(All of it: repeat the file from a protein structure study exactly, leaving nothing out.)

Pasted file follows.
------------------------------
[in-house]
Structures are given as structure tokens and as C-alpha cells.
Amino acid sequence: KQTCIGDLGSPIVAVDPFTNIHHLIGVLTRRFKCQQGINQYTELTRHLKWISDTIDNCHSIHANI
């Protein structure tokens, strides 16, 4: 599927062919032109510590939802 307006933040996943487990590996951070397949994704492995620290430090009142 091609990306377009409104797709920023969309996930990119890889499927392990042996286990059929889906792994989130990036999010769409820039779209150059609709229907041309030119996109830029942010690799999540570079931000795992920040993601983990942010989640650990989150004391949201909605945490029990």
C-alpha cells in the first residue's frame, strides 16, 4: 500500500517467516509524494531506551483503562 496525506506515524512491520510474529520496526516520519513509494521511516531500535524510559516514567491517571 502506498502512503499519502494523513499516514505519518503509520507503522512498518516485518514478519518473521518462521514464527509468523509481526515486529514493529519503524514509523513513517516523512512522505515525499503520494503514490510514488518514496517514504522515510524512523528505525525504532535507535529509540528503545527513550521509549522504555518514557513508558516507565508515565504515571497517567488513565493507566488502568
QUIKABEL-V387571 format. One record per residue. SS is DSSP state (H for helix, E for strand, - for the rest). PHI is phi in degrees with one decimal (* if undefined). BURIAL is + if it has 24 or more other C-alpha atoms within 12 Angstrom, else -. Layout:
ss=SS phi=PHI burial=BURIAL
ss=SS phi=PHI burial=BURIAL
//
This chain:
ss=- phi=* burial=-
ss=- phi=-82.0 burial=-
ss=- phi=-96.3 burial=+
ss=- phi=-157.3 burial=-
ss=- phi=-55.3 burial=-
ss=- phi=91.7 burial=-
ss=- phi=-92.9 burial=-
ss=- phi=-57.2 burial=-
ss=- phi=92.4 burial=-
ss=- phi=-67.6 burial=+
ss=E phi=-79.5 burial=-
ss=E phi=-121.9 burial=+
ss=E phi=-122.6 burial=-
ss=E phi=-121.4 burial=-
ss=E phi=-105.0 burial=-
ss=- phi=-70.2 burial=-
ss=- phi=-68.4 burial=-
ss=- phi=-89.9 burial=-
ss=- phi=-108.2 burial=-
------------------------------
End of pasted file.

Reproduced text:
[in-house]
Structures are given as structure tokens and as C-alpha cells.
Amino acid sequence: KQTCIGDLGSPIVAVDPFTNIHHLIGVLTRRFKCQQGINQYTELTRHLKWISDTIDNCHSIHANI
């Protein structure tokens, strides 16, 4: 599927062919032109510590939802 307006933040996943487990590996951070397949994704492995620290430090009142 091609990306377009409104797709920023969309996930990119890889499927392990042996286990059929889906792994989130990036999010769409820039779209150059609709229907041309030119996109830029942010690799999540570079931000795992920040993601983990942010989640650990989150004391949201909605945490029990």
C-alpha cells in the first residue's frame, strides 16, 4: 500500500517467516509524494531506551483503562 496525506506515524512491520510474529520496526516520519513509494521511516531500535524510559516514567491517571 502506498502512503499519502494523513499516514505519518503509520507503522512498518516485518514478519518473521518462521514464527509468523509481526515486529514493529519503524514509523513513517516523512512522505515525499503520494503514490510514488518514496517514504522515510524512523528505525525504532535507535529509540528503545527513550521509549522504555518514557513508558516507565508515565504515571497517567488513565493507566488502568
QUIKABEL-V387571 format. One record per residue. SS is DSSP state (H for helix, E for strand, - for the rest). PHI is phi in degrees with one decimal (* if undefined). BURIAL is + if it has 24 or more other C-alpha atoms within 12 Angstrom, else -. Layout:
ss=SS phi=PHI burial=BURIAL
ss=SS phi=PHI burial=BURIAL
//
This chain:
ss=- phi=* burial=-
ss=- phi=-82.0 burial=-
ss=- phi=-96.3 burial=+
ss=- phi=-157.3 burial=-
ss=- phi=-55.3 burial=-
ss=- phi=91.7 burial=-
ss=- phi=-92.9 burial=-
ss=- phi=-57.2 burial=-
ss=- phi=92.4 burial=-
ss=- phi=-67.6 burial=+
ss=E phi=-79.5 burial=-
ss=E phi=-121.9 burial=+
ss=E phi=-122.6 burial=-
ss=E phi=-121.4 burial=-
ss=E phi=-105.0 burial=-
ss=- phi=-70.2 burial=-
ss=- phi=-68.4 burial=-
ss=- phi=-89.9 burial=-
ss=- phi=-108.2 burial=-